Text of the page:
Since the kinetic energy is the difference between the energy of the photon and the energy required to emit a photon, you should figure out the energy that corresponds to a wavelength of 194 nm to begin 34B. Subtract the energy you found in 33A (the work function for Molybdenum) from the new energy ...
by Stuti Pradhan 2J
Mon Oct 19, 2020 8:08 pm
Forum: DeBroglie Equation
Topic: Difference between DeBroglie and regular wavelength
Replies: 4
Views: 47

Re: Difference between DeBroglie and regular wavelength

The values should be the same, it just depends on what information you are given/need to find. If you are dealing with momentum (mass and/or velocity) then you should use DeBroglie's equation. If you are dealing with energy and/or frequency, you should use one of the other two.

Hope this helps!
by Stuti Pradhan 2J
Mon Oct 19, 2020 7:34 pm
Forum: Bohr Frequency Condition, H-Atom , Atomic Spectroscopy
Topic: Saping HW Q.8
Replies: 8
Views: 77

Re: Saping HW Q.8

I would convert the wavelength into meters and then find the frequency. Once you have the frequency, plug it into Rydberg's equation. Since it appears as a blue line, we know that it is part of the visible spectrum, so the Balmer series. That means that n1=2. From there you should be able to solve f...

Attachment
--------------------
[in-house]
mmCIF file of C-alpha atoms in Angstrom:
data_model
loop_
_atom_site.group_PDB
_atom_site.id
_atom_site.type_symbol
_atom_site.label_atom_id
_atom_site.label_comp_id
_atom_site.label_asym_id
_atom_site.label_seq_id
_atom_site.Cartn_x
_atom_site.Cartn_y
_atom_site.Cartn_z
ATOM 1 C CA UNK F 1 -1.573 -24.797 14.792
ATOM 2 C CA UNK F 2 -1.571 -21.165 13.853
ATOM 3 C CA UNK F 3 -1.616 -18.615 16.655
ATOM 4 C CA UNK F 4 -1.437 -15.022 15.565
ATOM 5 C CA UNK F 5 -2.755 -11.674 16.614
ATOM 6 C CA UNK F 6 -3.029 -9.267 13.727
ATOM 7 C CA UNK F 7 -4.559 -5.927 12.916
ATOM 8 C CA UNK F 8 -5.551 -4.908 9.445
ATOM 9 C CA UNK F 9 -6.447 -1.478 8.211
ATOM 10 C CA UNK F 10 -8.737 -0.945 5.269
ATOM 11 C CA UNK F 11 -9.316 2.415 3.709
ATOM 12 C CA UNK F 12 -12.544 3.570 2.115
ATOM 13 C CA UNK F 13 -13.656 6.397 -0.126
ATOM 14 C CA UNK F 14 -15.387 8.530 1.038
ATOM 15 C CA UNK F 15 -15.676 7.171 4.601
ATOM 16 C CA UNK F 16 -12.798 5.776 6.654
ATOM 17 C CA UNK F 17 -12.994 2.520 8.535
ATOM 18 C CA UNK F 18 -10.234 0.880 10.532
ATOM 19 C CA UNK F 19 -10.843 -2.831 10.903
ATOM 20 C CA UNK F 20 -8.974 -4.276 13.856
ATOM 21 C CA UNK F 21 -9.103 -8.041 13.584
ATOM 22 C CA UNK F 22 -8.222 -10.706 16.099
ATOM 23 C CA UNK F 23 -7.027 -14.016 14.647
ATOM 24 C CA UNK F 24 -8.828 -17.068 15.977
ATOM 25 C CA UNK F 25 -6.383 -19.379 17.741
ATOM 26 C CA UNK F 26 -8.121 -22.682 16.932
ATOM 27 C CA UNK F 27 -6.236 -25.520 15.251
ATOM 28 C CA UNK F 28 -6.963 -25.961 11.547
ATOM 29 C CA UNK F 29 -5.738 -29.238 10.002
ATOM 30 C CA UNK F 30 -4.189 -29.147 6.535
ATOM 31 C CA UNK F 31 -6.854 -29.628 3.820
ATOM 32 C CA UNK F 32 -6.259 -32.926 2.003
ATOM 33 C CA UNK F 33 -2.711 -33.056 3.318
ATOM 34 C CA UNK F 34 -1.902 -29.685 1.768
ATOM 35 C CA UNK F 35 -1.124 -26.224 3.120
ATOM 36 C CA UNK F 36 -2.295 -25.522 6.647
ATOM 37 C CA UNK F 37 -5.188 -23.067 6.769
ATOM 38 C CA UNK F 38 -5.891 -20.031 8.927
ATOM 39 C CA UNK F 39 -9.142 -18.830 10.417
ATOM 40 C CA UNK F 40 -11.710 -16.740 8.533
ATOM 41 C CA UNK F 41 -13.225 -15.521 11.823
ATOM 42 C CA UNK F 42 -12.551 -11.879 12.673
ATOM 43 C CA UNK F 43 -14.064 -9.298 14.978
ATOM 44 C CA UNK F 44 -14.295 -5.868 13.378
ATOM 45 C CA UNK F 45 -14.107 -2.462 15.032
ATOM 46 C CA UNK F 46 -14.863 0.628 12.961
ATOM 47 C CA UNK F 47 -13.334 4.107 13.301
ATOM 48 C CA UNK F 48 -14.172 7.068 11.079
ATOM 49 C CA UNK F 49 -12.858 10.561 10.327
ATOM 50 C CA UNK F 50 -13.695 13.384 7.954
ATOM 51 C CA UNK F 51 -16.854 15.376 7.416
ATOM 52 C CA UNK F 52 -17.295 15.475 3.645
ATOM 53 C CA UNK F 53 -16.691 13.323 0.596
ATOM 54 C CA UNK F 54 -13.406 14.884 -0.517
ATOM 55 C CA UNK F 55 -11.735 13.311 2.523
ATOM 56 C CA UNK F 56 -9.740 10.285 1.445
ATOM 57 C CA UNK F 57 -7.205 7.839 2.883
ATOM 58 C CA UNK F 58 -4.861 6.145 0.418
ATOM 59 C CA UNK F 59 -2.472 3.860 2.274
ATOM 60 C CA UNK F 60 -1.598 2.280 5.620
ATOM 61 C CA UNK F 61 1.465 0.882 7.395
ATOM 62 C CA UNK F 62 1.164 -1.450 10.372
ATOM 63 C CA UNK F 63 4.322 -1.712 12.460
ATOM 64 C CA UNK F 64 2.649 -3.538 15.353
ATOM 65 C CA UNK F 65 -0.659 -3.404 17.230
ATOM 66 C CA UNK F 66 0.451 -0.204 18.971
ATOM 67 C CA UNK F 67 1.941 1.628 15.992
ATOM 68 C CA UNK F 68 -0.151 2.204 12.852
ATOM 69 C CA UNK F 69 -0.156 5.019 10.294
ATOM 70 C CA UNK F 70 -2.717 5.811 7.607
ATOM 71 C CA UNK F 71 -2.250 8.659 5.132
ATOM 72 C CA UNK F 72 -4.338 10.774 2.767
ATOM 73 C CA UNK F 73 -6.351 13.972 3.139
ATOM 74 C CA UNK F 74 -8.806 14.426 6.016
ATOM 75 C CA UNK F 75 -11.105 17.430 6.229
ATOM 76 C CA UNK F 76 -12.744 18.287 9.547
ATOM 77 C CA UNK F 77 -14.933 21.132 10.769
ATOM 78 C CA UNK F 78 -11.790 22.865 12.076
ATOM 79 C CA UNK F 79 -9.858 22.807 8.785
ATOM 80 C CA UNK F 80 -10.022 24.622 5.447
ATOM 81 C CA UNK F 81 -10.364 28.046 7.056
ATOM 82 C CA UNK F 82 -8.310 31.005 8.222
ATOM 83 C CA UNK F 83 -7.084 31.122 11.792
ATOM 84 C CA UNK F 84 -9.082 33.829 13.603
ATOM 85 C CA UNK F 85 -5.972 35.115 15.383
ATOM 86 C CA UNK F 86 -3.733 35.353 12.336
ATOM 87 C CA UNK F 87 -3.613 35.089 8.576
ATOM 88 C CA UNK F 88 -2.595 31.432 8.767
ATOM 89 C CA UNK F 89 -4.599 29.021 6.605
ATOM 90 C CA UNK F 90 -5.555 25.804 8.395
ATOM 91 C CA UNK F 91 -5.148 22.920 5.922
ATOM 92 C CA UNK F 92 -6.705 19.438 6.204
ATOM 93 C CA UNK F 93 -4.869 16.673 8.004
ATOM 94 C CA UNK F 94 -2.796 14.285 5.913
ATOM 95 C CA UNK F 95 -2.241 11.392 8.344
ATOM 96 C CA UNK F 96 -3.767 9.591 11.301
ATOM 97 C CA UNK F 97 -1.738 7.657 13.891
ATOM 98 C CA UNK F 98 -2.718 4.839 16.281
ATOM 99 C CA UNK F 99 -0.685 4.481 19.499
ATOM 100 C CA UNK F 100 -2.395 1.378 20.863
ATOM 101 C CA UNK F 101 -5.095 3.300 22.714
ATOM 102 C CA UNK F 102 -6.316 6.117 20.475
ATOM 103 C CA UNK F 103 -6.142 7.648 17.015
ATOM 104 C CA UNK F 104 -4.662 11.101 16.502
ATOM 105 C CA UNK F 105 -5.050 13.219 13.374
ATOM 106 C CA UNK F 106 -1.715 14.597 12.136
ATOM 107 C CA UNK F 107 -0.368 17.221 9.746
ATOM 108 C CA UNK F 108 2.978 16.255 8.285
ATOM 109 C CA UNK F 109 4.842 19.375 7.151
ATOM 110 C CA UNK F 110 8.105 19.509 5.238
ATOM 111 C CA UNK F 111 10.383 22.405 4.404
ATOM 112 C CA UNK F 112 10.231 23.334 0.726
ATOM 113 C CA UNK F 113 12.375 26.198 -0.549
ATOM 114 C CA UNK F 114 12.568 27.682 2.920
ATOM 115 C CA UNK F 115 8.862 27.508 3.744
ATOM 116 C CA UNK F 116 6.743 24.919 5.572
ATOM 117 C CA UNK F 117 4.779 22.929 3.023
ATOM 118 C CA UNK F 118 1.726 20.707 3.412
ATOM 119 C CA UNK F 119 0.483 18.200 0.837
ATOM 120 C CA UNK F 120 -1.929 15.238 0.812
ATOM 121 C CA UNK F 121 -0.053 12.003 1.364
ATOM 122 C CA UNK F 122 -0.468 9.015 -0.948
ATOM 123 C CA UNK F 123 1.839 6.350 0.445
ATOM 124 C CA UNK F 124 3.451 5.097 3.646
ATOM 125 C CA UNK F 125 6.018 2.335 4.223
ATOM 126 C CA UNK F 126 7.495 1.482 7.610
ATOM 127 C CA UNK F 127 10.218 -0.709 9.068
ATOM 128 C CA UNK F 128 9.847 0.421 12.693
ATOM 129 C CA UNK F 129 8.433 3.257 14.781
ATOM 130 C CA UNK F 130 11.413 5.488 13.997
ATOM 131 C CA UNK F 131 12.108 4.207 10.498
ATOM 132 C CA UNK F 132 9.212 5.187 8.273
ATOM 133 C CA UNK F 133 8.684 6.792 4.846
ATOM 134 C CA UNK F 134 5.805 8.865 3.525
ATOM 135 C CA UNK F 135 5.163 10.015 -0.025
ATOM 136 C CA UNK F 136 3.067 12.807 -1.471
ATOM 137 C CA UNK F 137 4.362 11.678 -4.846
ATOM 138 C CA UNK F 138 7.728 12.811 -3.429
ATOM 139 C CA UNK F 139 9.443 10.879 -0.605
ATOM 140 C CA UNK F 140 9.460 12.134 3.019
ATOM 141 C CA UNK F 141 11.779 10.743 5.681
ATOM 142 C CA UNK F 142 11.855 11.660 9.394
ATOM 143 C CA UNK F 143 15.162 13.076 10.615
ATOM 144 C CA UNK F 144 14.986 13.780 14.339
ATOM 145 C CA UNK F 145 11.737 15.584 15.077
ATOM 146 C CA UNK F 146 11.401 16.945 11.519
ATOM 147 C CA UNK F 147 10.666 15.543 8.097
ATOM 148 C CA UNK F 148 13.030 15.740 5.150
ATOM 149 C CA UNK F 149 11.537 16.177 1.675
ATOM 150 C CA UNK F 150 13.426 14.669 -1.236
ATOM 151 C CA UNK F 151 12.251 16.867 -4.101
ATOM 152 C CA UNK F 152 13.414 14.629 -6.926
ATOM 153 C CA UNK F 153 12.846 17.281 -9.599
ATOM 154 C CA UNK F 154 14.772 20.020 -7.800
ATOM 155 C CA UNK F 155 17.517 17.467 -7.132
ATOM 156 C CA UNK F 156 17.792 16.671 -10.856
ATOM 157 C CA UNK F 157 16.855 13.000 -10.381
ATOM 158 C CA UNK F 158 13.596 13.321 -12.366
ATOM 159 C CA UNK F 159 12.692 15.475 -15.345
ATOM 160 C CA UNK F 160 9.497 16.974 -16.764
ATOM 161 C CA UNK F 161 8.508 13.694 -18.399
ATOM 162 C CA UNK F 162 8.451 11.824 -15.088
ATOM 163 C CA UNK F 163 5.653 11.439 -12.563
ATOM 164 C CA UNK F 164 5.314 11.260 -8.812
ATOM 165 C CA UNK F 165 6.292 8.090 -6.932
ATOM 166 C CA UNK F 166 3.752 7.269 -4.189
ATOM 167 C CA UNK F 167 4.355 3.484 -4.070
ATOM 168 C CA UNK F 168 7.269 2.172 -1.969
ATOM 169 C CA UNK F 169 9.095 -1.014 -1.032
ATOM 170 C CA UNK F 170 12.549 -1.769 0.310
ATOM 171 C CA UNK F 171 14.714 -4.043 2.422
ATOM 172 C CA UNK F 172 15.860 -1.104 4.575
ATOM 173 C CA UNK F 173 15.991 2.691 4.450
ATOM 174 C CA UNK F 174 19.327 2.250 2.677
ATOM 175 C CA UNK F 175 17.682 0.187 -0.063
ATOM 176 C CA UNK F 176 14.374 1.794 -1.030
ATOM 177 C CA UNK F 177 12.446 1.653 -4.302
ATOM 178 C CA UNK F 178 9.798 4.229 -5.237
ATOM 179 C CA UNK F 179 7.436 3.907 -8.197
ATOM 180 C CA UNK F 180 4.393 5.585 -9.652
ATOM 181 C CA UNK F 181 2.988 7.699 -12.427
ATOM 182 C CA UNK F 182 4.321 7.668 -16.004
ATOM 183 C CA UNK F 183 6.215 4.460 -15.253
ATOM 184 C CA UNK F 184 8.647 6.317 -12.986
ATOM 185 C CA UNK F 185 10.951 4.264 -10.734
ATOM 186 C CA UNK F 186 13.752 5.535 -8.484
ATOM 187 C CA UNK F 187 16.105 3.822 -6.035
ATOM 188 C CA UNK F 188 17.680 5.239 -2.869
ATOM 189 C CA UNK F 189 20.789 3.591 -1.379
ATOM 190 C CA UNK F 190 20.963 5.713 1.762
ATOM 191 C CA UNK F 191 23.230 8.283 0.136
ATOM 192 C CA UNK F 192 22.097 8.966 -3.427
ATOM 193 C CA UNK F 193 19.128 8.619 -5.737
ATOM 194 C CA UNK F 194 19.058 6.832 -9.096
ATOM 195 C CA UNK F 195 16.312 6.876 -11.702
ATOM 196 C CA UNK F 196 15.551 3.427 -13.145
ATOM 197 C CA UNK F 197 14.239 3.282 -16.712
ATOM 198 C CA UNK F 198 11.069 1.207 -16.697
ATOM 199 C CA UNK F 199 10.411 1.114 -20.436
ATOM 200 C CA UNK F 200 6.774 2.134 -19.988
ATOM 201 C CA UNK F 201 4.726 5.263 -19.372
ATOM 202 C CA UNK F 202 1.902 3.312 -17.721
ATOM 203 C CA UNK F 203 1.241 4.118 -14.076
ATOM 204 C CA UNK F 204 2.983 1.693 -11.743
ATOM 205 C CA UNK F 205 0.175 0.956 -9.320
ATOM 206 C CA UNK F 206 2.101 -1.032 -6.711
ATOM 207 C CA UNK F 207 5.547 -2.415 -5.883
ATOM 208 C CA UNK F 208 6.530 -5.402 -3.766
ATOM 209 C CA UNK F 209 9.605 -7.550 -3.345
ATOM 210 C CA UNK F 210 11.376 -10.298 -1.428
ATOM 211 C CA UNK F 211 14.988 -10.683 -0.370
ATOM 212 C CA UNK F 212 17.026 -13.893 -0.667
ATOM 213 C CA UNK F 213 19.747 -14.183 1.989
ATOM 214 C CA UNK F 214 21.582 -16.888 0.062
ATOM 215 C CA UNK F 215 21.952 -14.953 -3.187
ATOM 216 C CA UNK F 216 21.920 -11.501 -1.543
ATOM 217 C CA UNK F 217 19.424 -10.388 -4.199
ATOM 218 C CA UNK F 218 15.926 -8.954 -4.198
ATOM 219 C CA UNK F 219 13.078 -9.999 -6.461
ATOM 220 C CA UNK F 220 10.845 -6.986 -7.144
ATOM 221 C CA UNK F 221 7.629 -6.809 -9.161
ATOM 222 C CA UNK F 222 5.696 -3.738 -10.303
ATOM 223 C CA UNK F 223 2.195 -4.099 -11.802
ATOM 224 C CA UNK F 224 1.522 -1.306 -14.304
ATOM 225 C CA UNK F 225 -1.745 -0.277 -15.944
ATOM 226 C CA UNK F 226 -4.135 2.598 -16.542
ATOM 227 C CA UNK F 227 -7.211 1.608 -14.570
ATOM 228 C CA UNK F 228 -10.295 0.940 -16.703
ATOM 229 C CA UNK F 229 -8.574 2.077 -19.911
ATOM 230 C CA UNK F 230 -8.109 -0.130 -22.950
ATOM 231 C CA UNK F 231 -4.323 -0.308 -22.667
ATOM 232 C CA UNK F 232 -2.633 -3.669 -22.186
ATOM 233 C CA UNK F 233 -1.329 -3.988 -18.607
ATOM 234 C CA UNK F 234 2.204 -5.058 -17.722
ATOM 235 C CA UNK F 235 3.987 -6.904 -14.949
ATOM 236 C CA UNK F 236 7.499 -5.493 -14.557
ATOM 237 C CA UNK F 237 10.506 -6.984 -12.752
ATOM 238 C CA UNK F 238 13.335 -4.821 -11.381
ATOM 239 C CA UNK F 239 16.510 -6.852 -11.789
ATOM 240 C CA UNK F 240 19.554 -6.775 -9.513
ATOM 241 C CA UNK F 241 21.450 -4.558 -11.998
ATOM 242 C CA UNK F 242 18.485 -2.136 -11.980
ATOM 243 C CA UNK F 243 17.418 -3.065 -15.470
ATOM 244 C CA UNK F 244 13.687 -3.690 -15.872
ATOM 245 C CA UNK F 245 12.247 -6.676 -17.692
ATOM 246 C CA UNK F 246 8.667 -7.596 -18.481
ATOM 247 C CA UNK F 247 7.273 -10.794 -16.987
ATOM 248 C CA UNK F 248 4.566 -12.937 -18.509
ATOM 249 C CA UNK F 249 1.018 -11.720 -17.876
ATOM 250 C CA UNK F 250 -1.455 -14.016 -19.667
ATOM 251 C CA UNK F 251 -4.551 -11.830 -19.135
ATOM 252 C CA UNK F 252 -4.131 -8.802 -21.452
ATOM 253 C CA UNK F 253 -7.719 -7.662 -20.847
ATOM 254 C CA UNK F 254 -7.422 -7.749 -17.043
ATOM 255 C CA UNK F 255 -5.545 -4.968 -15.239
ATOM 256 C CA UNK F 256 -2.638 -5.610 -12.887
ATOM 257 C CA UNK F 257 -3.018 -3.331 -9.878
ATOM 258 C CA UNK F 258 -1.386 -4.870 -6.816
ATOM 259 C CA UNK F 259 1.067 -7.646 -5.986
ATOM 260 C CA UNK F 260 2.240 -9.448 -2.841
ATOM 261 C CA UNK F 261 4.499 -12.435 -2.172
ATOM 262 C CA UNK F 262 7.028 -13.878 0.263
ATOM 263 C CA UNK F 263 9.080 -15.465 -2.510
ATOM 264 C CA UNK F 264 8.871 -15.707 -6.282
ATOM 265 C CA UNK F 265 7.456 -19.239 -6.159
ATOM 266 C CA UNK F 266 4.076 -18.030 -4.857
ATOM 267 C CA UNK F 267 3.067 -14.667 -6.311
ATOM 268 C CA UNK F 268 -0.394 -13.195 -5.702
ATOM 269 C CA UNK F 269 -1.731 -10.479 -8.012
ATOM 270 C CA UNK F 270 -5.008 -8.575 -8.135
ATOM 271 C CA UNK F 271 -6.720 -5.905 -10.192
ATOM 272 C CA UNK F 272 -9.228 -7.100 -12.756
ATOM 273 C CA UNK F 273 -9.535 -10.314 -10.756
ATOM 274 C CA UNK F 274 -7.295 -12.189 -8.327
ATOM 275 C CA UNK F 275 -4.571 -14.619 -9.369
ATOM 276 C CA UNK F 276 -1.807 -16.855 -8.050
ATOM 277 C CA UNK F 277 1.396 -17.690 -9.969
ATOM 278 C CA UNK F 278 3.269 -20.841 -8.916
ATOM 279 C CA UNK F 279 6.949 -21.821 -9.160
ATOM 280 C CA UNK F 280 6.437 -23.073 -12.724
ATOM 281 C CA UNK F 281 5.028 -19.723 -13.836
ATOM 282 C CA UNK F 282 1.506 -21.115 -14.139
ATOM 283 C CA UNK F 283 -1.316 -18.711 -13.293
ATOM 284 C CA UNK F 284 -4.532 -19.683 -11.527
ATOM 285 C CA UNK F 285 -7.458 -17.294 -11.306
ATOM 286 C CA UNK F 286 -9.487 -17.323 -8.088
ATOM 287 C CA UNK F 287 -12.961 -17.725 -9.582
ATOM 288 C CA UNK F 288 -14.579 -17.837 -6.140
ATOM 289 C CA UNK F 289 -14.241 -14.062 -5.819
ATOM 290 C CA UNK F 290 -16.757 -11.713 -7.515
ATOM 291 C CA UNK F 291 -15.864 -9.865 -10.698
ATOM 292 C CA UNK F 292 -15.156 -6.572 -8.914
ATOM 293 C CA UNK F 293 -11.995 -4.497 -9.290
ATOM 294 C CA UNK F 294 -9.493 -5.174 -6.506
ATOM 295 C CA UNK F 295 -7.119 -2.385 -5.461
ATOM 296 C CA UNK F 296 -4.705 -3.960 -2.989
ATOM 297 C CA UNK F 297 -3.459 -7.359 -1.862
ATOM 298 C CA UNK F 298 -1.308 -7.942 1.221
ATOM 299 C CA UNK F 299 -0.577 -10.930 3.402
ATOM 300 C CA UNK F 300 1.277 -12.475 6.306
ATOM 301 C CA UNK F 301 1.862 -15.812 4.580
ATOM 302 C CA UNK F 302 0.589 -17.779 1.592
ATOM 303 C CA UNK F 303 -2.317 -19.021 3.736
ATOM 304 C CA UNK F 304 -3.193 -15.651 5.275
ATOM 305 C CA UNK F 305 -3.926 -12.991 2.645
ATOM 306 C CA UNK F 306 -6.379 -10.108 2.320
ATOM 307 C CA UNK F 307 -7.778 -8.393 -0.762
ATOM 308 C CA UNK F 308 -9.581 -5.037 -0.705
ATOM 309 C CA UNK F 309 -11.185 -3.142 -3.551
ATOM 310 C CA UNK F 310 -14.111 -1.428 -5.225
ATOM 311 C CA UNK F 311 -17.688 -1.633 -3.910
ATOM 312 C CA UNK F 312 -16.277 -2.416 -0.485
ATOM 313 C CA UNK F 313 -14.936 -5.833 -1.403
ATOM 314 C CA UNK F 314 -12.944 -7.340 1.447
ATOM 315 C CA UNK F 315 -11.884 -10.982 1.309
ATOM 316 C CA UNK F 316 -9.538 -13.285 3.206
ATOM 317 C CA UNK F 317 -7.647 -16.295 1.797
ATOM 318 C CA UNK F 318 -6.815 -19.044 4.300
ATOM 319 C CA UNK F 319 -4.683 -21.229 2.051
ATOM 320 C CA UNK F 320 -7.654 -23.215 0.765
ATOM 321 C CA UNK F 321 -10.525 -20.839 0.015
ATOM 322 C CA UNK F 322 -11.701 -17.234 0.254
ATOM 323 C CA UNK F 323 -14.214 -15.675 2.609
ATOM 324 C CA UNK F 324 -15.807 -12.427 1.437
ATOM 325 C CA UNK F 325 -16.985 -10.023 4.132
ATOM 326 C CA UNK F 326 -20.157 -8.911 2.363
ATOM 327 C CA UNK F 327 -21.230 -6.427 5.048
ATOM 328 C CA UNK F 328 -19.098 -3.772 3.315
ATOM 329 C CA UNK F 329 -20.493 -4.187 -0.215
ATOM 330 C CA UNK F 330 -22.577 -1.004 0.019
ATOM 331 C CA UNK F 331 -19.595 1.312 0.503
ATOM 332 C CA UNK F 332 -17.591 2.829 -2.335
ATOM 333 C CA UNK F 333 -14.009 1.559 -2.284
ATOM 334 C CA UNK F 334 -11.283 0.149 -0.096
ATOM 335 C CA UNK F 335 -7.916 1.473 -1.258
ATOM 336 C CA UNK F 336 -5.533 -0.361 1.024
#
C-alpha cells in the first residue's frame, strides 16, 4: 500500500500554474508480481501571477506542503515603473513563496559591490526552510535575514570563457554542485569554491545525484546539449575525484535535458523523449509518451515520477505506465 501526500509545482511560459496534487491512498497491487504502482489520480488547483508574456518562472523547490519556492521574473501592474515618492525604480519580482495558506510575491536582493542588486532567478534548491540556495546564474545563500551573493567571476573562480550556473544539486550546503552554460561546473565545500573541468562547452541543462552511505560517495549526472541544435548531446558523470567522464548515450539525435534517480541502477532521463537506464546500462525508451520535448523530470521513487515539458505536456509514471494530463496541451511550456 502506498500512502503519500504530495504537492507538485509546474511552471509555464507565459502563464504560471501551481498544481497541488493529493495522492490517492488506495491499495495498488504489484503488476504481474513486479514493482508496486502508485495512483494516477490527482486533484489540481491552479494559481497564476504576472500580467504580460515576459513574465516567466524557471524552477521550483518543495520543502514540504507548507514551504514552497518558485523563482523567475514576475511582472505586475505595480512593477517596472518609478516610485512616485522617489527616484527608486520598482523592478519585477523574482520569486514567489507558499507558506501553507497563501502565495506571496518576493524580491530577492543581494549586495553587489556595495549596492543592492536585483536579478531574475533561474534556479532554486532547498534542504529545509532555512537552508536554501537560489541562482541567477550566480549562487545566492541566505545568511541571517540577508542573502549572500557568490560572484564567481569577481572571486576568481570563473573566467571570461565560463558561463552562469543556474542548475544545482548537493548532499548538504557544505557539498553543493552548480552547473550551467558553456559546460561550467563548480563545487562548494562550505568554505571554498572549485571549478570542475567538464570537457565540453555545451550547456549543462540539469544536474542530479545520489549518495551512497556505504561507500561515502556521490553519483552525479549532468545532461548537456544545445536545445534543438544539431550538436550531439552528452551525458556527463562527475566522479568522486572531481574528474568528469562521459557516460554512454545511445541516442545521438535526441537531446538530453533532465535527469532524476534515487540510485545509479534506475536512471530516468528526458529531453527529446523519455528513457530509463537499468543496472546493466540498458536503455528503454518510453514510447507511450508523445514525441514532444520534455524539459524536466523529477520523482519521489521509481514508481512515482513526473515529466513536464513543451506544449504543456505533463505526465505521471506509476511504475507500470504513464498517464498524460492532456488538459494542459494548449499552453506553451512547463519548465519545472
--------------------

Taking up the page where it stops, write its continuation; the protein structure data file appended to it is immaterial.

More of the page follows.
by Stuti Pradhan 2J
Mon Oct 19, 2020 7:26 pm
Forum: SI Units, Unit Conversions
Topic: unit convertion
Replies: 4
Views: 41

Re: unit convertion

Yes, that is correct! Think about it like (5.11x10^-4 cm) x (10^-2m/cm). That way the units cancel and you get the right conversion.

Hope this helps!
by Stuti Pradhan 2J
Mon Oct 19, 2020 7:24 pm
Forum: Empirical & Molecular Formulas
Topic: textbook F21
Replies: 1
Views: 29

Re: textbook F21

I got C49. I found the mass percentages and then found the moles of C out of 100. g to get 5.20 mol C. Then, I divided by the smallest amount of moles (0.637 moles N) to get 8.16 as the ratio of C. When I multiplied that by 6, I got C49. Maybe your ratio or one of the intermediate calculations was s...